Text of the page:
I’ve now installed enough that my new Windows machine is minimally functional (LaTex, Linux, and Mathematica), with enough installed that I can compile any of my latex based books, or standalone content for blog posts. My list of installed extras includes:
- Brother HL-2170W (printer driver)
- Windows Terminal
- GPL Ghostscript (for MaTeX, latex labels in Mathematica figures.)
- Wolfram Mathematica
- Visual Studio
- Adobe Acrobat Reader
- OBS Studio
- PowerShell (7)
- On Windows, for my LaTeX work, I used to use MikTex + cygwin. The cygwin dependency was for my makefile dependencies (gnu-make+perl). With this new machine, I tried WSL2. I’m running my bash shells within the new Windows Terminal, which is far superior to the old cmd.
- Putty is no longer required. Windows Terminal does the job very nicely. It does terminal emulation well enough that I can even ssh into a Linux machine and use screen within my Linux session, and my .screenrc just works. Very nice.
- SumatraPDF is for latex reverse tex lookup. i.e. I can double click on pdf content, and up pops the editor with the latex file. Last time I used Sumatra, I had to configure it to use GVim (notepad used to be the default I think.) Now it seems to be the default (to my suprise.)
- I will probably uninstall Git, as it seems superfluous given all the repos I want to access are cloned within my bash file system.
- I used to use GVim extensively on Windows, but most of my editing has been in vim in the bash shell. I expect I’ll now only use it for reverse tex (–synctex) lookup editing.
WSL2 has very impressive integration. A really nice demo of that was access of synctex lookup. Here’s a screenshot that shows it in action:
I invoked the windows pdf viewer within a bash shell in the Ubuntu VM, using the following:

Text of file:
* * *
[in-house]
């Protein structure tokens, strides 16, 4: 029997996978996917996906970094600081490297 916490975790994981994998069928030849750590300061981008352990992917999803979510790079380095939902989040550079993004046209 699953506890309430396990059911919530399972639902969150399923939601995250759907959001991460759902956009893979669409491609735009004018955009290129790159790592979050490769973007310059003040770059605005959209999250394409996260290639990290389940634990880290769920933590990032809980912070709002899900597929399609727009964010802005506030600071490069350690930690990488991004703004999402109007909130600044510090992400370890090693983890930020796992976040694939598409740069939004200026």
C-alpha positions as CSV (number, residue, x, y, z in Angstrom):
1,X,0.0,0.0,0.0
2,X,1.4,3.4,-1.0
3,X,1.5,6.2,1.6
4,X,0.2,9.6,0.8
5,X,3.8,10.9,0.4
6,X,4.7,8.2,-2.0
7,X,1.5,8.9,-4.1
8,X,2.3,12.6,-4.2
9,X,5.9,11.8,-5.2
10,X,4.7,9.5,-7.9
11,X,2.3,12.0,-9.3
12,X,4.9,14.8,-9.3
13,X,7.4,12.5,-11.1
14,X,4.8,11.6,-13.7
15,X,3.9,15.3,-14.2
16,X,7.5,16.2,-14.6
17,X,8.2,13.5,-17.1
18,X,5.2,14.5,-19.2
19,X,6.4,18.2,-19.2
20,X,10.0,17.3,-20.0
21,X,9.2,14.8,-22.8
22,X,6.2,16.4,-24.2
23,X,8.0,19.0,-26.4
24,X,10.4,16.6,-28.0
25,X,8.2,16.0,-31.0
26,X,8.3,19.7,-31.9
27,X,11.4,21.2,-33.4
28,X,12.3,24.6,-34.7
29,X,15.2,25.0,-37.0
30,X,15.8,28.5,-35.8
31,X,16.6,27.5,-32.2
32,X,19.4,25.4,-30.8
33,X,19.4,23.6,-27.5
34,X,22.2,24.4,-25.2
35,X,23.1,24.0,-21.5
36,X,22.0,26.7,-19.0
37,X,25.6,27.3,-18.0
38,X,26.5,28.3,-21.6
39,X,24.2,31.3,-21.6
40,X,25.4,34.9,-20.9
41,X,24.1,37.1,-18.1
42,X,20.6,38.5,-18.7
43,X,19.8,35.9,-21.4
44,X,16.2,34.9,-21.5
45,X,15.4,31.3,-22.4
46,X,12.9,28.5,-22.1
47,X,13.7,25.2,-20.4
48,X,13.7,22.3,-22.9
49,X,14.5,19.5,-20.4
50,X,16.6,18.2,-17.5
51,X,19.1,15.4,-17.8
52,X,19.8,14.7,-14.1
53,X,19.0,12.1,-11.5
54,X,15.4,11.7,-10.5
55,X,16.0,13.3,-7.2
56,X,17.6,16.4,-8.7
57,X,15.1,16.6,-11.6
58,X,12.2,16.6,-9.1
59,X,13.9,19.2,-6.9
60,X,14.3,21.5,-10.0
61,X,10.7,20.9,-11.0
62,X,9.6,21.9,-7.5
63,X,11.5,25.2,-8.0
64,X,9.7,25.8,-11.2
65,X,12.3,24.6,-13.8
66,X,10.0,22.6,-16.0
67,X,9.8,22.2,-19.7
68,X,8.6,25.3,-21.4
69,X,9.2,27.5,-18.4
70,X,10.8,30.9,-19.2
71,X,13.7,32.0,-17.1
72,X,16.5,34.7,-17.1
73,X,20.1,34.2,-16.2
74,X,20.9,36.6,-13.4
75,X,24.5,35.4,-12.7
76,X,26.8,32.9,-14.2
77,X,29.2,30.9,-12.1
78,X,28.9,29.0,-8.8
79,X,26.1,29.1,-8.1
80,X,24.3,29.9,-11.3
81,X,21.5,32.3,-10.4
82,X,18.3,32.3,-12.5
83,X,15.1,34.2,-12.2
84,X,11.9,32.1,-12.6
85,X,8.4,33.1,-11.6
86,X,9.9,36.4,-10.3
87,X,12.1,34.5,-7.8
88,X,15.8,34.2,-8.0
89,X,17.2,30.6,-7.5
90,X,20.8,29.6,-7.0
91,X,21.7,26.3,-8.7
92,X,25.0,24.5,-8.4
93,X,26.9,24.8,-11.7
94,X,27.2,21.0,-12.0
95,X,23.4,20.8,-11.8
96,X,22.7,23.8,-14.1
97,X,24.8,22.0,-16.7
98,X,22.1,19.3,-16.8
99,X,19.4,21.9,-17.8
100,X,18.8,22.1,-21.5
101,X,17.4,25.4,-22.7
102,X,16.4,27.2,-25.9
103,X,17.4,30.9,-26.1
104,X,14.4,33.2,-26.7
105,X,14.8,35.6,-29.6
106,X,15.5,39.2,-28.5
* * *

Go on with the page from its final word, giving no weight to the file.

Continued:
[email protected]:~/project/blogit$ alias pdfview alias pdfview='/mnt/c/Users/peete/AppData/Local/SumatraPDF/SumatraPDF.exe' [email protected]:~/project/blogit$ pdfview fibonacci.pdf
The Ubuntu filesystem directory has the fibonacci.synctex.gz reverse lookup index that Summatra is able to read. Note that this file, after unzipping, has only Linux paths (/home/pjoot/…), but Summatra is able to use those without any trouble, and pops up the (Windows executable) editor on the files after I double click on the file. This sequence is pretty convoluted:
- Linux bash ->
- invoke Windows pdf viewer ->
- that program reading Linux files ->
- it invokes a windows editor (presumably using the Linux path), and that editor magically knows the path to the Linux file that it has to edit.
Check out the very upper corner of that GVim window, where it shows the \\wsl$\Ubuntu\home\pjoot\project\blogit\fibonacci.tex path
As well as full Linux access to the Windows filesystem, we have full Windows access to the Linux filesystem.
Not all applications know how to access files with UNC paths (for example, the old crappy cmd.exe cannot), but so far all the ones I have cared about have been able to do so.